Africa & the Middle East Forums

Post New Topic

Recent Activity

View all Africa & the Middle East activity »
  1. 1 Trip Report beard itch, thinning spots and different reasons
  2. 2 Thinking About Africa...Again!
  3. 3 help with itinerary please
  4. 4 Advice on Cape Town in July
  5. 5 Luggage restrictions
  6. 6 Kgalagadi Transfrontier NP
  7. 7 Seeking recommendation: Beach hotel in Netanya
  8. 8 Spain and Morocco over 90 Days
  9. 9 advise on joburg pls!
  10. 10 Where to holiday in late June/early July 2017?
  11. 11 Trip Report 3 weeks in Uganda - Our Experience
  12. 12 A weeks trip to Egypt.couple with a year old babys first birthday!!
  13. 13 Township Tour Guide
  14. 14 Draft itinerary for Morocco
  15. 15 Gorilla Trekking Rwanda 3 months Pregnant
  16. 16 ISRAEL TRIP
  17. 17 Transportation from Casablanca to Rabat
  18. 18 South Africa Honeymoon: Sabi Sands Reserve Lodge Recommendation
  19. 19 Trip Report 2 Expeditions To The The Danakil Depression - My Experiences
  20. 20 15 day tour in Morocco - itinerary advices
  21. 21 Cape Town + Eastern Cape
  22. 22 Help with safari itinerary with 9 year old
  23. 23 Tel Aviv Nightlife for 30+
  24. 24 Advice on East African trip
  25. 25 Help plan African Safari
View next 25 » Back to the top

The new Great Limpopo Transfrontier National Park...Read this...

Here is an article about the new game reserve which has been created in southern Africa. Would love to hear anyones' thoughts and input...

High Hopes at Launch of Africa's Largest Game Park
Mon Dec 9, 9:26 AM ET Add Science - Reuters to My Yahoo!


By Joseph Oesi

XAI XAI, Mozambique (Reuters) - The leaders of three countries launched Africa's biggest national park Monday -- a vast swathe of savanna teeming with game that they hope will draw much needed tourist dollars to the region.


AP Photo



The Great Limpopo Transfrontier Park, which covers an area roughly the size of Belgium, straddles South Africa, Mozambique and Zimbabwe and is due to open to visitors early next year.


South African President Thabo Mbeki, Zimbabwean President Robert Mugabe and Mozambique President Joaquim Chissano officially christened the park at a ceremony in the Mozambican resort town of Xai Xai on the Limpopo river.


"The successful merging of our individual parks into the Limpopo Transfrontier Park tells us that nothing is impossible, and yet this increases the challenge on all of us to ensure that we create the correct conditions for the balanced development and advancement of our countries," Mbeki said.


Environmentalists have applauded the park, which combines South Africa's Kruger national park, Mozambique's Limpopo park and Zimbabwe's Gonarezhou national park into one huge swathe of savanna home to game including lions, rhinos and elephants.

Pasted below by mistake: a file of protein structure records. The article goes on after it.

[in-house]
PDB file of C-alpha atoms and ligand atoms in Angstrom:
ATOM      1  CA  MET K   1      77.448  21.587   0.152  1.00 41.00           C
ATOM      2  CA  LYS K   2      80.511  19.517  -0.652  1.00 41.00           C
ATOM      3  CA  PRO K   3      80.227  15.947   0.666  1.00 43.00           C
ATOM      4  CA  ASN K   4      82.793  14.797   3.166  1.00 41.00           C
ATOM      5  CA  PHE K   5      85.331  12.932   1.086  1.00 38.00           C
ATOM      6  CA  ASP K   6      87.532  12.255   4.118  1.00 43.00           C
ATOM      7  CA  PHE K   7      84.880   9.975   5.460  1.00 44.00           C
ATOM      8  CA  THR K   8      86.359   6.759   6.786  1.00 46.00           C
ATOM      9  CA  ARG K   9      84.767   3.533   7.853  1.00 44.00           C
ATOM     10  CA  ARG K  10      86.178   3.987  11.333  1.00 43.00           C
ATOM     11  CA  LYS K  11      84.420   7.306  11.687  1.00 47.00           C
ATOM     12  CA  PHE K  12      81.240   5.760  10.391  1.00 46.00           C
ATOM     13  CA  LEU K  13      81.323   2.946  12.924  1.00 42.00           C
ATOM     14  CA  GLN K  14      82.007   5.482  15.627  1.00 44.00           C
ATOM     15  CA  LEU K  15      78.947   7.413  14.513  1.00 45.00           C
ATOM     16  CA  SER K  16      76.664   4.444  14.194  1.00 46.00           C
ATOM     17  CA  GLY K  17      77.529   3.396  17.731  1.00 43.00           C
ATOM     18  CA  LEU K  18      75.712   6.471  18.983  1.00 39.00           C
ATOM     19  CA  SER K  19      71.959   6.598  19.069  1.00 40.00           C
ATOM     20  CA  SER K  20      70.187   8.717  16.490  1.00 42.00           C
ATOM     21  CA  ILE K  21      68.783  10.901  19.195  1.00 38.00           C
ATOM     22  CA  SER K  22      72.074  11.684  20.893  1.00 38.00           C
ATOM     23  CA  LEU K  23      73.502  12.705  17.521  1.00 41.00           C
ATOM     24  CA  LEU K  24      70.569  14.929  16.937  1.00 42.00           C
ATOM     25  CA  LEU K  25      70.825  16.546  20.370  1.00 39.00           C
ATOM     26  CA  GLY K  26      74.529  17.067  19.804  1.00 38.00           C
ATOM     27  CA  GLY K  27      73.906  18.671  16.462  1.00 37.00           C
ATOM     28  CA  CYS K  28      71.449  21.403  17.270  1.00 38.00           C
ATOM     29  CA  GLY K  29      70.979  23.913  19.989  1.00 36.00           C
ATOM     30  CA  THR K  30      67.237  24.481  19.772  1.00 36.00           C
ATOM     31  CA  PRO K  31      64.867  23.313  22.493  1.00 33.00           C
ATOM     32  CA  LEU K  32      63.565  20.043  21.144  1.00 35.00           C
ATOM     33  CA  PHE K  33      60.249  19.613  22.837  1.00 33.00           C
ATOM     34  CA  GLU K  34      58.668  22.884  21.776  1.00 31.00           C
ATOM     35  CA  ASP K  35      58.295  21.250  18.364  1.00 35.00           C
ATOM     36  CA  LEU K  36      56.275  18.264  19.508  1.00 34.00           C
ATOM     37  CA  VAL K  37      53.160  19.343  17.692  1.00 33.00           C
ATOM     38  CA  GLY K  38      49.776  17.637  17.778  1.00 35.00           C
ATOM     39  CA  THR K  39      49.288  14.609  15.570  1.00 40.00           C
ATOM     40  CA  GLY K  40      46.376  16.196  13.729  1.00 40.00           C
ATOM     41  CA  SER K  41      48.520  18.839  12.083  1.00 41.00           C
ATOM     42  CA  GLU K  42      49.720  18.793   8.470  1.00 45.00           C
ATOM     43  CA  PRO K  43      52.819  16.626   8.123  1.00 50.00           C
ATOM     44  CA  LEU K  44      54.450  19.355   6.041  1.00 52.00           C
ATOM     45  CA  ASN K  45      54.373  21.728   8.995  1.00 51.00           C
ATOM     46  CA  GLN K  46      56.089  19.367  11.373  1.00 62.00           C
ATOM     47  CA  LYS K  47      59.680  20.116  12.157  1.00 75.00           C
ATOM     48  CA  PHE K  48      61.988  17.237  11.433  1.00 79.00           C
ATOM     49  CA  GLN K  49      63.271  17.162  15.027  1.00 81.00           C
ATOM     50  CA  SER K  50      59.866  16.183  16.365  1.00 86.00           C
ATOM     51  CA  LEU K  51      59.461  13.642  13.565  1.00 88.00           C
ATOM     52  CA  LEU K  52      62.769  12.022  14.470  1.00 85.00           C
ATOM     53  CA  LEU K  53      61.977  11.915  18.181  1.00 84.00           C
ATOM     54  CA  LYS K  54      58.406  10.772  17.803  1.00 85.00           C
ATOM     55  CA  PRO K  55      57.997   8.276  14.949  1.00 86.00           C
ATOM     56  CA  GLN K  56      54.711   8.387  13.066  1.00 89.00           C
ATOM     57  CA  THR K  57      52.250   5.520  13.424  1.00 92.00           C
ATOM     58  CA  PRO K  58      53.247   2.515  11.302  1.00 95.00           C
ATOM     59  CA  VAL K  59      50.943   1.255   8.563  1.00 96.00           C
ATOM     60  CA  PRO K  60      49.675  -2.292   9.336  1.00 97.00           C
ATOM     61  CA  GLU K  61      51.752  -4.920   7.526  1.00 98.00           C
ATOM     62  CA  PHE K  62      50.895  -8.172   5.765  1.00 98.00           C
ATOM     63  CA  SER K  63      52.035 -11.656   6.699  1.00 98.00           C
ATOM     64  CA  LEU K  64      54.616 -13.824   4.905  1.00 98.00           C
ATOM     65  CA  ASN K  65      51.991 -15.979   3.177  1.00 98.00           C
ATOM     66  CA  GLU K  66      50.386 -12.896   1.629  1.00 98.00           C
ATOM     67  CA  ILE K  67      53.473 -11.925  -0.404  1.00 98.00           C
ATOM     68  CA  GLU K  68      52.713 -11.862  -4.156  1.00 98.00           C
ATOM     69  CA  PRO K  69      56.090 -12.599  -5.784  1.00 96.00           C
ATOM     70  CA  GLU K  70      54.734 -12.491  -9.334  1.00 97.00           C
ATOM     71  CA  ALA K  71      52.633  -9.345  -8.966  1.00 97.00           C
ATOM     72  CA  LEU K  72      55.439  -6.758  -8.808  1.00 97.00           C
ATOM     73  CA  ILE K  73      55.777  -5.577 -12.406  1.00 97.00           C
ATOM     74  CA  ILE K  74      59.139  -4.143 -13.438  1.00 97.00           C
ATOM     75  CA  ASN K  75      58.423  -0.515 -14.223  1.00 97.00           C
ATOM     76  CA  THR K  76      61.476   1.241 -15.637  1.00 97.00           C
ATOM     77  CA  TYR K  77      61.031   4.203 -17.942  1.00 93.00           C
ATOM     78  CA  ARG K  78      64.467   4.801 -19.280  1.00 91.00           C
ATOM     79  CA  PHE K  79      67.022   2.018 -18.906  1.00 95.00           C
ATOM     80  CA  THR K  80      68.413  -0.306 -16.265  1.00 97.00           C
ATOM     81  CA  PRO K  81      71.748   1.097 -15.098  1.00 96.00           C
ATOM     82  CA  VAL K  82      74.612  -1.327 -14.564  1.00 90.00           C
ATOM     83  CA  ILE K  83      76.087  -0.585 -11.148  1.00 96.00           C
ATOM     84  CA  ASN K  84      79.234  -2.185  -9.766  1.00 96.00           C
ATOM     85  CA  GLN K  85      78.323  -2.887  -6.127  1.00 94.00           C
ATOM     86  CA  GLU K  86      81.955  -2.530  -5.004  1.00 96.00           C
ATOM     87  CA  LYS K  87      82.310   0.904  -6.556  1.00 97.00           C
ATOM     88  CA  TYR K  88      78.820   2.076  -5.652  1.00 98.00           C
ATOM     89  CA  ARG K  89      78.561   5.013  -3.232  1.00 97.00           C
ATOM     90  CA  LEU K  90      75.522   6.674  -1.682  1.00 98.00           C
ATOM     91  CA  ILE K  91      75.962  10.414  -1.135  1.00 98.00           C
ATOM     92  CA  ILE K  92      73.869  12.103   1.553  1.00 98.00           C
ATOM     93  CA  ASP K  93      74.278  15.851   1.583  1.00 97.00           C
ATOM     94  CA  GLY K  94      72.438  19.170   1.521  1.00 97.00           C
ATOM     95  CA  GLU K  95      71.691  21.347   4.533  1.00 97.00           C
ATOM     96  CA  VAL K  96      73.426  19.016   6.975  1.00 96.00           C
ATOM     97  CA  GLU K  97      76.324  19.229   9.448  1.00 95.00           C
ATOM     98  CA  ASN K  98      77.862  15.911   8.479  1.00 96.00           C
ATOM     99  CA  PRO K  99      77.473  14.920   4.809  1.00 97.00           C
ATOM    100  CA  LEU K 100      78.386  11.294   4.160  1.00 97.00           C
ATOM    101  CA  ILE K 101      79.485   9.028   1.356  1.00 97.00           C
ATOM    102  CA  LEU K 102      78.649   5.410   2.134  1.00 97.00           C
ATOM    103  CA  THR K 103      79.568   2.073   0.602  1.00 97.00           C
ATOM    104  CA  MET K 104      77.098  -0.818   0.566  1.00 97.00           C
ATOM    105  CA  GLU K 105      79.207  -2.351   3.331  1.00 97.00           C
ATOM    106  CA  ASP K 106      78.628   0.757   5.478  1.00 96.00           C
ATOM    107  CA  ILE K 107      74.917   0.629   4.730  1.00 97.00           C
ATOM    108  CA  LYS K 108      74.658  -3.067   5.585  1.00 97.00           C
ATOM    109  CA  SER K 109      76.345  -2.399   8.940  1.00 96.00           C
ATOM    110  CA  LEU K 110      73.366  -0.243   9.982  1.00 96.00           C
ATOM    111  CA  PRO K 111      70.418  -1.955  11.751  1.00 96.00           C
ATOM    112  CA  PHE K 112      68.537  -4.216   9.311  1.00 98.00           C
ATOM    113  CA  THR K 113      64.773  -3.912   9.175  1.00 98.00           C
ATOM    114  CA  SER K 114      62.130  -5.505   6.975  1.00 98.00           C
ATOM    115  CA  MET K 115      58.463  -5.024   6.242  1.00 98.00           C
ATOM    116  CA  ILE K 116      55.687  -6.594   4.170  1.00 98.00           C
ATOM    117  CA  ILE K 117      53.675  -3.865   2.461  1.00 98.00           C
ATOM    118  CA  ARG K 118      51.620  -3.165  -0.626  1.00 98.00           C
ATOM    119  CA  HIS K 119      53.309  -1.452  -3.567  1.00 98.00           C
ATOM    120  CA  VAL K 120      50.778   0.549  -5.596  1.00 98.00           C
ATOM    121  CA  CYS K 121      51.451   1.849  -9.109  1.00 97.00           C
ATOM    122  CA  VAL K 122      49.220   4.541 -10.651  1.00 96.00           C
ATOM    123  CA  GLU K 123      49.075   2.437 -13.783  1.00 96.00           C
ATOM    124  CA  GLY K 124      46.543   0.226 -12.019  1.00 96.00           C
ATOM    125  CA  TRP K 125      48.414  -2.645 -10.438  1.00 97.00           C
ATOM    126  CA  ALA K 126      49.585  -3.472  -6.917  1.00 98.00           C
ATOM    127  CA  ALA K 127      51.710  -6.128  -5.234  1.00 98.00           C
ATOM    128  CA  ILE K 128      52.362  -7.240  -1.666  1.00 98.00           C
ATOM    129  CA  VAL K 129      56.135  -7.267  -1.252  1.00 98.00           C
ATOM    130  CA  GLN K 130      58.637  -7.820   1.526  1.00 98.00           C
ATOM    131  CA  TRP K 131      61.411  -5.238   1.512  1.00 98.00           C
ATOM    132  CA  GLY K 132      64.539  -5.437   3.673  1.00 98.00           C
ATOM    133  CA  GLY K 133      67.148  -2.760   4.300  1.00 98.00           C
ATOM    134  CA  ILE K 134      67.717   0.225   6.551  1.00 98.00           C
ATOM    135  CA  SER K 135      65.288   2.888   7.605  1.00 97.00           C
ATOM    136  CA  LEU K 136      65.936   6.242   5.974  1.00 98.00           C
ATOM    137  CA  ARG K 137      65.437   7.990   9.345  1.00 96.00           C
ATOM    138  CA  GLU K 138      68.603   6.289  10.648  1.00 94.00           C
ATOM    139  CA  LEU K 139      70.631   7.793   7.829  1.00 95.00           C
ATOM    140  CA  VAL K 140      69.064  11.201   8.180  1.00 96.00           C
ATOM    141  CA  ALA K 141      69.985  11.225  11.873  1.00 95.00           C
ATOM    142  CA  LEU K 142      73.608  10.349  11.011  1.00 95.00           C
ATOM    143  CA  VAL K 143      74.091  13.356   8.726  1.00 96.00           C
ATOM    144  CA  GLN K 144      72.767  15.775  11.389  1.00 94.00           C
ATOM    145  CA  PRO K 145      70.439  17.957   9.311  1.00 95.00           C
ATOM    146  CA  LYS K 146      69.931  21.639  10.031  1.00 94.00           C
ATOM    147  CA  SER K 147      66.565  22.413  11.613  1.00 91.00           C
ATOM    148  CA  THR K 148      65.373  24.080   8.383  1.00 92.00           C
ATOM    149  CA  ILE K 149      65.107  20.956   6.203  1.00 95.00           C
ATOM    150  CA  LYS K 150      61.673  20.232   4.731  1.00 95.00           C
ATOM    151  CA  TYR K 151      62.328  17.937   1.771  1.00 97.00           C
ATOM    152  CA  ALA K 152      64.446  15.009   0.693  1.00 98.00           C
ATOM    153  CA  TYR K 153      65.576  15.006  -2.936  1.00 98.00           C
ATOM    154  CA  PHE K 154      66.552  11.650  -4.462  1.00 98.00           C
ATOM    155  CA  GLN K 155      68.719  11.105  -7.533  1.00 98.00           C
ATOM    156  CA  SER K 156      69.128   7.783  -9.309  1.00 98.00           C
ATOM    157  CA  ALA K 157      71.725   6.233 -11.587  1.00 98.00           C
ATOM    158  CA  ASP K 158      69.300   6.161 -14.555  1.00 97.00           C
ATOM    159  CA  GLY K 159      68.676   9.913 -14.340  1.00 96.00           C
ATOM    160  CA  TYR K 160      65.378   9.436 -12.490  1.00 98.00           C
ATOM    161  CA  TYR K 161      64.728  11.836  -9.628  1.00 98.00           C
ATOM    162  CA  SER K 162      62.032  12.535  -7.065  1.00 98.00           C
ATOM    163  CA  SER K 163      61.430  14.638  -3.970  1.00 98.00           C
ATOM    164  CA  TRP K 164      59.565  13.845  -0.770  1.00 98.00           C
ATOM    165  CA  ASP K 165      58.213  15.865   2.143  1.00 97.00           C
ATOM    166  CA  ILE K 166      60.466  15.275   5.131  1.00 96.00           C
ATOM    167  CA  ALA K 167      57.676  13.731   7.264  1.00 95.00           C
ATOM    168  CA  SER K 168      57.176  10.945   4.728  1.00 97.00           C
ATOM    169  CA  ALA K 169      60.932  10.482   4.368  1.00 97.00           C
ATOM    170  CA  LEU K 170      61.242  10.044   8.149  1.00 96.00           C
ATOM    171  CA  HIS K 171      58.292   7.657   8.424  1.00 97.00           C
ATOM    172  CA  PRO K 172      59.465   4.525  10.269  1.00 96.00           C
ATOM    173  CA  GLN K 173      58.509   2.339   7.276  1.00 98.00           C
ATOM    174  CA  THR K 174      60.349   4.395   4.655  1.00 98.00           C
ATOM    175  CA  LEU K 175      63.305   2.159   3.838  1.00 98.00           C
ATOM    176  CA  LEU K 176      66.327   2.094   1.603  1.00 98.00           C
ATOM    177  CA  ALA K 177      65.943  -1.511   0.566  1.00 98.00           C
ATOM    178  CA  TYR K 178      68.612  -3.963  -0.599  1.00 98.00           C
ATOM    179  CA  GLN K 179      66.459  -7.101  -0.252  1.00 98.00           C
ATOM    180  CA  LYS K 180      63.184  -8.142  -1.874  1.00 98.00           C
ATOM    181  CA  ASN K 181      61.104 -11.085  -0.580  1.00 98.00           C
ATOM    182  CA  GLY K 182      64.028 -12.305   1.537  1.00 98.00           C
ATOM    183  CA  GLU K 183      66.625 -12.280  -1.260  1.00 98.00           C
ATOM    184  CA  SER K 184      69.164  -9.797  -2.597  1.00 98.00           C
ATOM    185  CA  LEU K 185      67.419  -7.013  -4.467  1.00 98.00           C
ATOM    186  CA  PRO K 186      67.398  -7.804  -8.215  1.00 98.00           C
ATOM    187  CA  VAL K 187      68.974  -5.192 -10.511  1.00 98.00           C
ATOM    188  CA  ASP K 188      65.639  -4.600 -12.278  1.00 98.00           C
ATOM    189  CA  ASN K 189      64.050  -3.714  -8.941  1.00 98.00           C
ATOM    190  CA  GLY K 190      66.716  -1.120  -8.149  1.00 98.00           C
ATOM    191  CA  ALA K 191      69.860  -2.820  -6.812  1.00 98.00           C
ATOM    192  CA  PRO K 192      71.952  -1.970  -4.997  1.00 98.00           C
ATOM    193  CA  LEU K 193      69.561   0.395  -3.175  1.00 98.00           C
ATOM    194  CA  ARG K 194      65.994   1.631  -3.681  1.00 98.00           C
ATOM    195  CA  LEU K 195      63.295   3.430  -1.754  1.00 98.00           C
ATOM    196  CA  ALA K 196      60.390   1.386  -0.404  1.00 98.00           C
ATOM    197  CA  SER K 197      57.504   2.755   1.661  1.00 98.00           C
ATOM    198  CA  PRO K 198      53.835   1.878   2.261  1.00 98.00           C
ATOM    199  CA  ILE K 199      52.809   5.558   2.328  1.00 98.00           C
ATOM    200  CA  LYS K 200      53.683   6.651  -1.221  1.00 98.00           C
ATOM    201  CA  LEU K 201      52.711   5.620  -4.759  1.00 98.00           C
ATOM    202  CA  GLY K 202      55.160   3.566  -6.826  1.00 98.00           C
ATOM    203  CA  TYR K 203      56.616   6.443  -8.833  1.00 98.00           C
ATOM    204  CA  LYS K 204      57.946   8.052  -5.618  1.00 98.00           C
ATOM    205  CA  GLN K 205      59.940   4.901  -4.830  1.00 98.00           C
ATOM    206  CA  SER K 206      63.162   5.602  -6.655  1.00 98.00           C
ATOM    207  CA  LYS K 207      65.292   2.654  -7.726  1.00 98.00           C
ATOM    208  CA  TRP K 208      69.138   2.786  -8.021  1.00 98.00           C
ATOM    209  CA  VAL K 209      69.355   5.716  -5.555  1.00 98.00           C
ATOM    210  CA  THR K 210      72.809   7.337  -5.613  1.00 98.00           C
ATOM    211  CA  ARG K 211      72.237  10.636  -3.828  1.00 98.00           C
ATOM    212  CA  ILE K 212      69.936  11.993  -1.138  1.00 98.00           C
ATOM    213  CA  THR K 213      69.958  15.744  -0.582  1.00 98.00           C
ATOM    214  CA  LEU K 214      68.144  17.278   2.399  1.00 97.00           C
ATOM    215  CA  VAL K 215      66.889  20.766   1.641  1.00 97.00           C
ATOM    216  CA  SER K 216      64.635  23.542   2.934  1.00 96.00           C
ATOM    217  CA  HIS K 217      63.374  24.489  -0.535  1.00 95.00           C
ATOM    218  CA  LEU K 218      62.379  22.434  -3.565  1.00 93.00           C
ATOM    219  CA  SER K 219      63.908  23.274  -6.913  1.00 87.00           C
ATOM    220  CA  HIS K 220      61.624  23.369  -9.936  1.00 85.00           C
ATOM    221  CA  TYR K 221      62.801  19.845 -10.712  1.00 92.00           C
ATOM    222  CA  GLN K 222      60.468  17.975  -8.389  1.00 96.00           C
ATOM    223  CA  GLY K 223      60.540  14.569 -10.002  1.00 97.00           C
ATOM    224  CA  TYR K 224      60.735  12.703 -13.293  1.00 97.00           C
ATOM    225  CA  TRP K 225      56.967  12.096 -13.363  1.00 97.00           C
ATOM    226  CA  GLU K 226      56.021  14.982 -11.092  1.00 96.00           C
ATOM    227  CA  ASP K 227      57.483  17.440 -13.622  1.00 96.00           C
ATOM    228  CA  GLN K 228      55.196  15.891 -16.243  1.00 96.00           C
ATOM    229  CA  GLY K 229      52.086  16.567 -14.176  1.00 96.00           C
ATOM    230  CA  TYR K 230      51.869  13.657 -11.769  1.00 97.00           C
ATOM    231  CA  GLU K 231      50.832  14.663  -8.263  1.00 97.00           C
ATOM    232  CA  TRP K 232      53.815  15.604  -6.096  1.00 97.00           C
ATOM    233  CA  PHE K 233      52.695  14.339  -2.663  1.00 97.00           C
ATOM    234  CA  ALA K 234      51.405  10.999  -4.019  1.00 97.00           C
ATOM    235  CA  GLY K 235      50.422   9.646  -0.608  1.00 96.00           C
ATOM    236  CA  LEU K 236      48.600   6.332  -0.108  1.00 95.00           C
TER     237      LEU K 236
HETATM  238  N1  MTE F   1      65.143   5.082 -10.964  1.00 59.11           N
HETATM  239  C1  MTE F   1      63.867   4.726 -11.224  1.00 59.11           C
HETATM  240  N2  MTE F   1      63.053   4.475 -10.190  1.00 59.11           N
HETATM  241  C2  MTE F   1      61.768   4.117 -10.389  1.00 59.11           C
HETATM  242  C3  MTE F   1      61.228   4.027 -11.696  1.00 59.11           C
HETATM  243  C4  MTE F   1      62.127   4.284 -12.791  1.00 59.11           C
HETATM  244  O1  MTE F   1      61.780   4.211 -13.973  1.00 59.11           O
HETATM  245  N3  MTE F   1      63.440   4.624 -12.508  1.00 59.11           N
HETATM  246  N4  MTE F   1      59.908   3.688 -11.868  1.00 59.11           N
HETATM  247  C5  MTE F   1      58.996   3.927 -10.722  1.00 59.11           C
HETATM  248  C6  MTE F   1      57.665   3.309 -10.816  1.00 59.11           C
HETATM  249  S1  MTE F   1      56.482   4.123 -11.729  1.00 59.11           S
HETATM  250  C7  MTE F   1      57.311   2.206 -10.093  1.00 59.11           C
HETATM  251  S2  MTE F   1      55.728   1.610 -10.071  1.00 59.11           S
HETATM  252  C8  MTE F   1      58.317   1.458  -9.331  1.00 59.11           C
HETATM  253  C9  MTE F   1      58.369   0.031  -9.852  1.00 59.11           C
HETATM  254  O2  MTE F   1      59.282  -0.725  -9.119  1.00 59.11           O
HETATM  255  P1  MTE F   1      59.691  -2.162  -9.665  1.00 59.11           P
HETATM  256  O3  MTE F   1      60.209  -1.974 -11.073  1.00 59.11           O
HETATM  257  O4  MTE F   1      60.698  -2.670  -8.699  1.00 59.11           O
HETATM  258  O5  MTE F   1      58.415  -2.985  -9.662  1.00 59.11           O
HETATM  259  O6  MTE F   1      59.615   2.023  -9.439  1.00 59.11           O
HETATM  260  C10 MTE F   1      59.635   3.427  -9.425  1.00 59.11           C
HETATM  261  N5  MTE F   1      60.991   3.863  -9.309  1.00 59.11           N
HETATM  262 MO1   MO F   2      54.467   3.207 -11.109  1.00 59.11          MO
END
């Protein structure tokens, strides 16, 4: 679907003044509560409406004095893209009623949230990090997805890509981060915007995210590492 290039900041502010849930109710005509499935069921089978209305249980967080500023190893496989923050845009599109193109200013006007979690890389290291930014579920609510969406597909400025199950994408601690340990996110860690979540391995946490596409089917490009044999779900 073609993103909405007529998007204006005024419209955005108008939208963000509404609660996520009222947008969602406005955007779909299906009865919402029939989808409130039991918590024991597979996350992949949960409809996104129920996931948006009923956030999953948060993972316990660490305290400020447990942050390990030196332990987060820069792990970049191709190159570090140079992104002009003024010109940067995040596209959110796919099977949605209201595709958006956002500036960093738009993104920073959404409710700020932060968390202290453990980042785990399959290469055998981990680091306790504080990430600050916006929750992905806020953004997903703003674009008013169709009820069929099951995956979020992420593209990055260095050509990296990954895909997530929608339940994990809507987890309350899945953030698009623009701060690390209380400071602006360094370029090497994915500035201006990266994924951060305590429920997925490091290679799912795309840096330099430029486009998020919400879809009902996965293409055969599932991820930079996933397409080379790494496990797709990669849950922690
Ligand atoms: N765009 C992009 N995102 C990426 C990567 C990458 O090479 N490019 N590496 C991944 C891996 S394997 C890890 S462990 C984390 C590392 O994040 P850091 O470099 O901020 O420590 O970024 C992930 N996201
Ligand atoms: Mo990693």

It covers an area of 13,500 square miles and communities within its boundaries will remain.


But critics have raised reservations about the participation of Zimbabwe, where there have been reports of wildlife being killed inside national parks as the country slides deeper into political and economic crisis.


Uncertainty over Zimbabwe has delayed plans for the park, but Monday officials said it was time to move forward.


"Today's event serves to remind us that that which unites us is greater than that which seeks to divide us," Mugabe said.


TOURISM CHALLENGE


Along with removing visa restrictions and building new transit links for tourism, the three countries have launched a drive to help wildlife spread more fully across the area.

More than 1,000 animals, including dozens of elephants, have been transferred from South Africa to Mozambique, where a long civil war took its toll on the native animal population.

Officials hope the new park will draw more travelers to a region which is struggling to lure large numbers of tourists.

While Mozambique has never been a major tourist destination, South Africa has been hit by several high-profile attacks against tourists amid fears over its high crime rate.

Zimbabwe has seen its once-thriving tourism industry drop off sharply in the wake of Mugabe's controversial land reform program, blamed for tipping the country into economic chaos.

South Africa's opposition Democratic Alliance party questioned Zimbabwe's participation in the project, saying on Monday that several Zimbabwean game parks and nature reserves had been invaded and wildlife killed.

"The South African government should explain how they will prevent these invasions from spreading into the Transfrontier Park," the party said in a statement. "This ambitious cross-border project should not jeopardize the Kruger National Park, the flagship of our entire eco-tourism industry."




No Replies |Back to top

Sign in to comment.

Advertisement